TWO-STEP SECURITY AUTHENTICATION, as recently adopted by Facebook and Twitter, will be rendered useless against cyber attacks on mobile devices in 2014, security firm Trend Micro has claimed.
The security company predicted in its recent security intelligence report that mobile banking will suffer more "man in the middle" (MitM) attacks, such that basic two-step authentication "will no longer be sufficient". A sign this is coming, Trend Micro said, is the popularity of malware such as PERKEL, a crimeware kit designed to create malware for Android phones that can intercept authentication messages sent to mobile devices.
"Going mobile [has] unintentionally rendered two-step verification insufficient. As more people used mobile devices for both banking and authentication, cybercriminals started intercepting authentication numbers with the aid of mobile malware like PERKEL and ZITMO," Trend Micro's report warned.
"Nearly one in five US smartphone users banked via mobile devices in 2013, a number that is expected to rise more in the coming years. 2014 will be about mobile banking. Unfortunately, we can also expect mobile threats like man-in-the-middle (MitM) attacks to increase in 2014."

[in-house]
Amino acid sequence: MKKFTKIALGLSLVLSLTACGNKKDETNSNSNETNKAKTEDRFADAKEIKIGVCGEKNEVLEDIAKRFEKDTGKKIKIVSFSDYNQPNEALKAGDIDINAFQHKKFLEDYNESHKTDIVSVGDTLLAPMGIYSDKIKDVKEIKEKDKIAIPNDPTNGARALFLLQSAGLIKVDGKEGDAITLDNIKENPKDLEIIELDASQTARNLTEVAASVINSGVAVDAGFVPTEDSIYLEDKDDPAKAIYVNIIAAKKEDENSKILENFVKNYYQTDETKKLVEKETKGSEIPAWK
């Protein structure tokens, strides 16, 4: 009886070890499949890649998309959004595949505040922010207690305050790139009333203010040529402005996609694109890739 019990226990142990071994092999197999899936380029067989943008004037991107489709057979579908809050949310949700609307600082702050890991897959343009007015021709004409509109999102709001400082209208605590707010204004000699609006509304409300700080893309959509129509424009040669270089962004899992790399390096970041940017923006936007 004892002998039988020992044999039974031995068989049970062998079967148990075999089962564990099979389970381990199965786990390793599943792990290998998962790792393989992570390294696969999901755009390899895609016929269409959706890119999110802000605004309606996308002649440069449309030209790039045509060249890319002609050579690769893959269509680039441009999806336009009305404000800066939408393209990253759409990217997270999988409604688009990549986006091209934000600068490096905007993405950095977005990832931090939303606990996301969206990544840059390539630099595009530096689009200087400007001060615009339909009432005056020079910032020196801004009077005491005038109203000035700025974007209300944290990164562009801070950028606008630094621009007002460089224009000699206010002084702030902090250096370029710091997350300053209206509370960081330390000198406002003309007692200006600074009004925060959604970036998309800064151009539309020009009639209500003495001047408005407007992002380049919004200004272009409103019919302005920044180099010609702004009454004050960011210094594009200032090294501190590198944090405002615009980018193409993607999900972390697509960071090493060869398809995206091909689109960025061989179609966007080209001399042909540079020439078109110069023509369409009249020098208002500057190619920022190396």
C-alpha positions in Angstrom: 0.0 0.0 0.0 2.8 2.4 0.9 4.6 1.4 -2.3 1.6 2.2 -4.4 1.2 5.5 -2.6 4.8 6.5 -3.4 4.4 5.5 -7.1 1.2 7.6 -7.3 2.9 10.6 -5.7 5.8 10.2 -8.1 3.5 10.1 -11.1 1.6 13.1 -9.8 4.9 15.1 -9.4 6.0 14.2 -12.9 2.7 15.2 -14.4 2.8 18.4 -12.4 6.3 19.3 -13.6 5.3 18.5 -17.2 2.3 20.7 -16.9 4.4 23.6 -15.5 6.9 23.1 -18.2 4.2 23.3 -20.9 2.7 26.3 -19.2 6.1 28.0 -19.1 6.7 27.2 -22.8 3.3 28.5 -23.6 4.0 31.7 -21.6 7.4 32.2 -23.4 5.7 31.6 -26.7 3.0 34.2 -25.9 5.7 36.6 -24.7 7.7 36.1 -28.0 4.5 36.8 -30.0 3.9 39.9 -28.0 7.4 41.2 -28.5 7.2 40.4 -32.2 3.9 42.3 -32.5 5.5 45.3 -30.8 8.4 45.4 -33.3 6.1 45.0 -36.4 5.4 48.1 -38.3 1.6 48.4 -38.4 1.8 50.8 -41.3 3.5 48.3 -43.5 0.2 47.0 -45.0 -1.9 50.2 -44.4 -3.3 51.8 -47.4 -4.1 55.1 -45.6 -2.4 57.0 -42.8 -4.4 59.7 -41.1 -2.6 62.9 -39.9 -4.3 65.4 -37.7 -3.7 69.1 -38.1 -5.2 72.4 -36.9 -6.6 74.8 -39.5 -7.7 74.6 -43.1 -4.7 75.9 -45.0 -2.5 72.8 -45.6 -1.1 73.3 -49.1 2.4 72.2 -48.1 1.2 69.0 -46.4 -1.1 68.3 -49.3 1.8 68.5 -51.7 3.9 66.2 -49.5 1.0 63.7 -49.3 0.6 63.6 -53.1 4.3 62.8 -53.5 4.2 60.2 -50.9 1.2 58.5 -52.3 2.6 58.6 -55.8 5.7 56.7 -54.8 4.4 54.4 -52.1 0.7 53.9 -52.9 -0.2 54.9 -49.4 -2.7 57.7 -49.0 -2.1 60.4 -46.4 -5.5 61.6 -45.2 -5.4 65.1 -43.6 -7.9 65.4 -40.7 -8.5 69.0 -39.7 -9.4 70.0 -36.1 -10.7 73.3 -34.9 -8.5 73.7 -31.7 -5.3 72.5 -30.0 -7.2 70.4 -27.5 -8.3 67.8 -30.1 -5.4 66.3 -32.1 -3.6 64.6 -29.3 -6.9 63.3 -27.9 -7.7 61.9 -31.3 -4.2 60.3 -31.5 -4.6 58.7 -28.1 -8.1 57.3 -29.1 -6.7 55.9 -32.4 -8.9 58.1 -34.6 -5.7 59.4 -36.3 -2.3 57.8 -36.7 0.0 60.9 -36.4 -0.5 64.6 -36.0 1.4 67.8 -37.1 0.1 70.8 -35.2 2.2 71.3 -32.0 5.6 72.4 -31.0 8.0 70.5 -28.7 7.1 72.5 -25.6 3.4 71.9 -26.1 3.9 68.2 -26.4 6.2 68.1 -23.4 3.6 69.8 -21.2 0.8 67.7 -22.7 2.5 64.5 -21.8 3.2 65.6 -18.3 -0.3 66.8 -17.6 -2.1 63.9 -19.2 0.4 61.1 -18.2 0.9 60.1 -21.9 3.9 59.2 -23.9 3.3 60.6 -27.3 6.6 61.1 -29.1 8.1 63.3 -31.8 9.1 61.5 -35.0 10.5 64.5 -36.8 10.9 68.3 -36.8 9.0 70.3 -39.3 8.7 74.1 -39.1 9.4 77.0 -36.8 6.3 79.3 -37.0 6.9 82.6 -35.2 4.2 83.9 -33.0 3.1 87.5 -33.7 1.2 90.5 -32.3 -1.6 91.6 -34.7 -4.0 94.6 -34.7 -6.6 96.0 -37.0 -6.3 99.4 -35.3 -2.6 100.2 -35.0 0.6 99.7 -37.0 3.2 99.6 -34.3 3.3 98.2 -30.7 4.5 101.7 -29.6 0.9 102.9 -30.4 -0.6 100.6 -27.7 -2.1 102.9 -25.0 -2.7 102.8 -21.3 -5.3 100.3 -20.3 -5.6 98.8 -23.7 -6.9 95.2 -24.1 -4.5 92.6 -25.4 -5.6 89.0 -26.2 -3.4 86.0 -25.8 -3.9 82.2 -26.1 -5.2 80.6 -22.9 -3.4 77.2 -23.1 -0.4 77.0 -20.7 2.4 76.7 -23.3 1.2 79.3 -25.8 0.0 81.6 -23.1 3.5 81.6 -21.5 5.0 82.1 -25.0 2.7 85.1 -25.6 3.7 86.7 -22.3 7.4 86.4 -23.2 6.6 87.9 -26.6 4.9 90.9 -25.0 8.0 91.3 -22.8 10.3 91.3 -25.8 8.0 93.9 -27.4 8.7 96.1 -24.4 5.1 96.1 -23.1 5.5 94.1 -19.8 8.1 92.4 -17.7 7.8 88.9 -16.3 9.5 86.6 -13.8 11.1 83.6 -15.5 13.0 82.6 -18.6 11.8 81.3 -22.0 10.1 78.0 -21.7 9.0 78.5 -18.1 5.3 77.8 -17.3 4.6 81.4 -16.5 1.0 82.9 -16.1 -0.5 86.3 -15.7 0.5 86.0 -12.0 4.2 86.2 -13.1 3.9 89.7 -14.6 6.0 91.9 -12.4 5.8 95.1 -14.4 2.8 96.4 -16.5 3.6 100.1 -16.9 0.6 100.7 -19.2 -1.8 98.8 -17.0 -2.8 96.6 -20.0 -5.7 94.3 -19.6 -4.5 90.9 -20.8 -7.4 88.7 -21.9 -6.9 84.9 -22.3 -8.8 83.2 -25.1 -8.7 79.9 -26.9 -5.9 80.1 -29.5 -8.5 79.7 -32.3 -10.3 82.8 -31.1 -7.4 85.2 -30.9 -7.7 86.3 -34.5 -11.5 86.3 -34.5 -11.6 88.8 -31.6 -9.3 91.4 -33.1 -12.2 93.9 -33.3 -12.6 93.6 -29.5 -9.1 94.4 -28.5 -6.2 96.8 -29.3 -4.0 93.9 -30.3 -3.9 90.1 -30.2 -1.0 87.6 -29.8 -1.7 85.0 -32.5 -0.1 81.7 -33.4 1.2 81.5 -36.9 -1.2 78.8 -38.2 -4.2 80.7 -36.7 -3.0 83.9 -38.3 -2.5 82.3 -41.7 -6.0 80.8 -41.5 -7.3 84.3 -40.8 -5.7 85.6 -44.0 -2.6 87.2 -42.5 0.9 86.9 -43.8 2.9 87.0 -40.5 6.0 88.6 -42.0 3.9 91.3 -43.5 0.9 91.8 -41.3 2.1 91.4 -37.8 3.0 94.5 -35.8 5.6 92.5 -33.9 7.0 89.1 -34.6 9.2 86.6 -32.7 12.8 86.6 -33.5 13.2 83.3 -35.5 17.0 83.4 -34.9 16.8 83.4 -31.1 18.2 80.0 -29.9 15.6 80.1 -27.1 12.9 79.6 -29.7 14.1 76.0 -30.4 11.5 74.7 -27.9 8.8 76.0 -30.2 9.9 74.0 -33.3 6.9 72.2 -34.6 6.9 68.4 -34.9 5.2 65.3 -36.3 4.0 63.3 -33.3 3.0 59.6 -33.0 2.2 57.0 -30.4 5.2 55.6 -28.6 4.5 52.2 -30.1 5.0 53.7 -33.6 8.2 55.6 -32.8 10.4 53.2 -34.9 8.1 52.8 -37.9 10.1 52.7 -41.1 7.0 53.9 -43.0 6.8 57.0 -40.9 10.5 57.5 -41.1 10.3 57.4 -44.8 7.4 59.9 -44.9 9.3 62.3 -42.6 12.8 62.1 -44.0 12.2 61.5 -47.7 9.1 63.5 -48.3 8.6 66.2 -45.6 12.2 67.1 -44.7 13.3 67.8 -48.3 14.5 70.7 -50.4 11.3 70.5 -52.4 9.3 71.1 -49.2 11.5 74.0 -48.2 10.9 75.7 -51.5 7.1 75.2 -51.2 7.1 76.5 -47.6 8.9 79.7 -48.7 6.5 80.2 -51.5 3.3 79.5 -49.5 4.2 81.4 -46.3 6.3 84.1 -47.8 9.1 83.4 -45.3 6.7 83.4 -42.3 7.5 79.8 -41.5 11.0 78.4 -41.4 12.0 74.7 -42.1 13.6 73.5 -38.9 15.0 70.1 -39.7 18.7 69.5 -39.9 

A Man in the Middle (MitM) attack is a form of active eavesdropping in which the attacker makes independent connections with the victims and relays messages between them, making them believe that they are talking directly to each other over a private connection, when in fact the entire conversation is controlled by the attacker.
"The past year saw a notable surge in online banking threats. The third quarter saw the infection count pass the 200,000 mark, the highest it has ever been," Trend Micro added. "But banking threats were not limited to computers; we also saw them go mobile. Fake banking apps became a common problem. Banking-related apps also became a favoured cybercriminal target, led by malicious apps posing as token generators."
The security firm said that Android will remain the most dominant mobile operating system (OS) in the market, with its dominance continuing to be exploited, reaching three million victims by the end of 2014.
"Though Google did exert effort to address this, most recently with the release of Android KitKat, not all users can take advantage of new security features due to the OS's heavily fragmented update process," Trend added.
The firm also predicted that upcoming mobile operating systems such as Tizen, Sailfish, and Firefox that boast Android compatibility layers will run Android apps, but might also make it easier for cybercriminals to create multi-platform threats as they enter the mobile market in the coming year. µ
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